Atlantis Returns to Kennedy Space Center

July 3, 2007

The space shuttle Atlantis and its seven-member crew lifted off Friday from NASA's Kennedy Space Center at 7:38 p.m. EDT to continue construction of the International Space Station.

Shortly before launch, on behalf of the entire crew, Atlantis' Commander Rick Sturckow thanked the teams that help make this launch possible, and then added, "See you in a couple of weeks."

During the 11-day mission, designated STS-117, the crew will add a new structural component to the station, deploy a new set of solar arrays and retract an existing array. Similar construction work was conducted on the previous two shuttle missions.

The mission will deliver and install the 17.5 ton S3/S4 truss segments. This latest addition to the station's backbone will extend the right side of the truss and includes a new set of solar arrays. When unfolded, the 240-foot arrays provide additional power to the station in preparation for the arrival of new science modules from the European and Japanese space agencies. The crew also will retract a solar array to allow for the rotation of the new arrays to track the sun.

The station's newest resident also is traveling aboard Atlantis. Astronaut Clayton Anderson will join the Expedition 15 crew. Sunita Williams, who has been aboard the station since December, will return to Earth with the Atlantis crew. Anderson is scheduled to return to Earth on space shuttle Discovery's STS-120 mission in October.

Atlantis' crew is Sturckow, Pilot Lee Archambault and mission specialists Patrick Forrester, Steven Swanson, John "Danny" Olivas, Jim Reilly and Anderson.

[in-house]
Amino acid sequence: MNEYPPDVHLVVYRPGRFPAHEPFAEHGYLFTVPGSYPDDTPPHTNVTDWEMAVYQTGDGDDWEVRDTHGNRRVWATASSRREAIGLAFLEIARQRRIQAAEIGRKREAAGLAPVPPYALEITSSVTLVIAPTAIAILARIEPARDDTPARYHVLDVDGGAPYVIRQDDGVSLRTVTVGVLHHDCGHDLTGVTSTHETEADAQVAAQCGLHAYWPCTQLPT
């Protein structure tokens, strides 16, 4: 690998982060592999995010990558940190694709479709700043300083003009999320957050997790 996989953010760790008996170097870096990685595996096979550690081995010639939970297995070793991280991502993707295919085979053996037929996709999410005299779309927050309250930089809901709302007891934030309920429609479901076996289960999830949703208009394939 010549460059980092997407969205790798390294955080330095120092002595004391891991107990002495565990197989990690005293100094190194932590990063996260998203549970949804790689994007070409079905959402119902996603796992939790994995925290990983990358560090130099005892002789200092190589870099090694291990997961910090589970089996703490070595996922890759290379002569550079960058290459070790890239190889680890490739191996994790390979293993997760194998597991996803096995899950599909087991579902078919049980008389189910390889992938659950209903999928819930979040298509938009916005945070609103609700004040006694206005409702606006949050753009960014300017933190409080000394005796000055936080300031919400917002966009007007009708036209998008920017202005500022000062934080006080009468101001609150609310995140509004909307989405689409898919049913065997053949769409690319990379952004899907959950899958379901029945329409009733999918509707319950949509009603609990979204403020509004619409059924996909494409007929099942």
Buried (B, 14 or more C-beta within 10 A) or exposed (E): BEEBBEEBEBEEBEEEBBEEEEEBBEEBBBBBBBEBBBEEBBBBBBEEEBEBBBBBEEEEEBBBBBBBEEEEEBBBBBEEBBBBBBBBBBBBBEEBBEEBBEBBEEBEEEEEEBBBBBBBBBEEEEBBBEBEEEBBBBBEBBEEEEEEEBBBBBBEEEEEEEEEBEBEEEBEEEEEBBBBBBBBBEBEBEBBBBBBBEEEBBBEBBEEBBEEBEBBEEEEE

Atlantis originally was targeted for launch in March, but a hail storm damaged foam insulation on the shuttle's external fuel tank and forced managers to roll the spacecraft off the pad to make repairs.

Source: NASA

Explore further: Private test pilots to fly first commercial crewed space flights for NASA

Related Stories

Atlantis' 1st full day in orbit nearly perfect

July 9, 2011

(AP) -- The space shuttle Atlantis hasn't performed like a ship ready for retirement. The first full day of the final flight of the aging space shuttle fleet - the most complicated machines ever built - was practically flawless.

Shuttle Atlantis heads home from space station

July 19, 2011

The crew of Atlantis undocked Tuesday from the International Space Station, wrapping up the last visit by a US shuttle to the orbiting outpost and setting its sights on an emotional homecoming.

NASA adds extra day to Atlantis's final mission

July 11, 2011

Astronauts aboard the shuttle Atlantis will get one extra day in space as they restock the International Space Station with a year's worth of food and supplies, NASA said Monday.

Recommended for you

Earth might have hairy dark matter

November 23, 2015

The solar system might be a lot hairier than we thought. A new study publishing this week in the Astrophysical Journal by Gary Prézeau of NASA's Jet Propulsion Laboratory, Pasadena, California, proposes the existence of ...

Scientists detect stellar streams around Magellanic Clouds

November 23, 2015

(—Astronomers from the University of Cambridge, U.K., have detected a number of narrow streams and diffuse debris clouds around two nearby irregular dwarf galaxies called the Magellanic Clouds. The research also ...


Please sign in to add a comment. Registration is free, and takes less than a minute. Read more

Click here to reset your password.
Sign in to get notified via email when new comments are made.